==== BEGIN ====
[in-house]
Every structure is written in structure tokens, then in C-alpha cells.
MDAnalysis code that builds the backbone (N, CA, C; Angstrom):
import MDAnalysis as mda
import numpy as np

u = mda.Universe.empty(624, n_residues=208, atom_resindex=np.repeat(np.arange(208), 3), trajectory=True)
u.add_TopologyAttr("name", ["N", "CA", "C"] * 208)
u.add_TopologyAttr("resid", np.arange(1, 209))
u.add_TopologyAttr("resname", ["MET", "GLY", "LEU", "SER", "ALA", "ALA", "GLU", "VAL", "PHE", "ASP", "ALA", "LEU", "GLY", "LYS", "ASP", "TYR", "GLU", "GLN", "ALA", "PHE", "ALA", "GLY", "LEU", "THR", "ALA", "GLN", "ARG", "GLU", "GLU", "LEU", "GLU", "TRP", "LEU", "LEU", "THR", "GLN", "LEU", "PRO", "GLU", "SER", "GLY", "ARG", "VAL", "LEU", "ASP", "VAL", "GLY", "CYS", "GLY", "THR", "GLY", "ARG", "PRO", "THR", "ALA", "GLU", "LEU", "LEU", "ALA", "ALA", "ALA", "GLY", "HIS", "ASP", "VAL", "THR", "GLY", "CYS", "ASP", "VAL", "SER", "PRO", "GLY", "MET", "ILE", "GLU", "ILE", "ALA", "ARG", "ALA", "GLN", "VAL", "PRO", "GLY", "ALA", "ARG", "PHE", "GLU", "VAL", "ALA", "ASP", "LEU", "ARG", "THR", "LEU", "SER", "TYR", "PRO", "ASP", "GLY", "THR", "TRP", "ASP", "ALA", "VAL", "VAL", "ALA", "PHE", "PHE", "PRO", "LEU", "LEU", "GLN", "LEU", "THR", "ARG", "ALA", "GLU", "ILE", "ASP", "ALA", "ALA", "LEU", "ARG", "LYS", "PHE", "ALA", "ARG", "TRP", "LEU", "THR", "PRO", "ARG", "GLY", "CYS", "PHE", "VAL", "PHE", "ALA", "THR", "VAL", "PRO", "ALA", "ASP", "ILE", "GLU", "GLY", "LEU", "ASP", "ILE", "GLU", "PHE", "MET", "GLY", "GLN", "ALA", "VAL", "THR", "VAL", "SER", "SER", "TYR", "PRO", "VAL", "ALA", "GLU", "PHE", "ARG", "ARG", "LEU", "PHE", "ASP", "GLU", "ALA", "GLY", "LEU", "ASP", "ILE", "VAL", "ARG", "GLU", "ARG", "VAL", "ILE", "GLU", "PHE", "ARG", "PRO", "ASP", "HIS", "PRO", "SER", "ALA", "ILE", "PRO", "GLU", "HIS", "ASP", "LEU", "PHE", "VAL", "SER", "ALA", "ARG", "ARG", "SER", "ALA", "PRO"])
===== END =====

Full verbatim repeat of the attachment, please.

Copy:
[in-house]
Every structure is written in structure tokens, then in C-alpha cells.
MDAnalysis code that builds the backbone (N, CA, C; Angstrom):
import MDAnalysis as mda
import numpy as np

u = mda.Universe.empty(624, n_residues=208, atom_resindex=np.repeat(np.arange(208), 3), trajectory=True)
u.add_TopologyAttr("name", ["N", "CA", "C"] * 208)
u.add_TopologyAttr("resid", np.arange(1, 209))
u.add_TopologyAttr("resname", ["MET", "GLY", "LEU", "SER", "ALA", "ALA", "GLU", "VAL", "PHE", "ASP", "ALA", "LEU", "GLY", "LYS", "ASP", "TYR", "GLU", "GLN", "ALA", "PHE", "ALA", "GLY", "LEU", "THR", "ALA", "GLN", "ARG", "GLU", "GLU", "LEU", "GLU", "TRP", "LEU", "LEU", "THR", "GLN", "LEU", "PRO", "GLU", "SER", "GLY", "ARG", "VAL", "LEU", "ASP", "VAL", "GLY", "CYS", "GLY", "THR", "GLY", "ARG", "PRO", "THR", "ALA", "GLU", "LEU", "LEU", "ALA", "ALA", "ALA", "GLY", "HIS", "ASP", "VAL", "THR", "GLY", "CYS", "ASP", "VAL", "SER", "PRO", "GLY", "MET", "ILE", "GLU", "ILE", "ALA", "ARG", "ALA", "GLN", "VAL", "PRO", "GLY", "ALA", "ARG", "PHE", "GLU", "VAL", "ALA", "ASP", "LEU", "ARG", "THR", "LEU", "SER", "TYR", "PRO", "ASP", "GLY", "THR", "TRP", "ASP", "ALA", "VAL", "VAL", "ALA", "PHE", "PHE", "PRO", "LEU", "LEU", "GLN", "LEU", "THR", "ARG", "ALA", "GLU", "ILE", "ASP", "ALA", "ALA", "LEU", "ARG", "LYS", "PHE", "ALA", "ARG", "TRP", "LEU", "THR", "PRO", "ARG", "GLY", "CYS", "PHE", "VAL", "PHE", "ALA", "THR", "VAL", "PRO", "ALA", "ASP", "ILE", "GLU", "GLY", "LEU", "ASP", "ILE", "GLU", "PHE", "MET", "GLY", "GLN", "ALA", "VAL", "THR", "VAL", "SER", "SER", "TYR", "PRO", "VAL", "ALA", "GLU", "PHE", "ARG", "ARG", "LEU", "PHE", "ASP", "GLU", "ALA", "GLY", "LEU", "ASP", "ILE", "VAL", "ARG", "GLU", "ARG", "VAL", "ILE", "GLU", "PHE", "ARG", "PRO", "ASP", "HIS", "PRO", "SER", "ALA", "ILE", "PRO", "GLU", "HIS", "ASP", "LEU", "PHE", "VAL", "SER", "ALA", "ARG", "ARG", "SER", "ALA", "PRO"])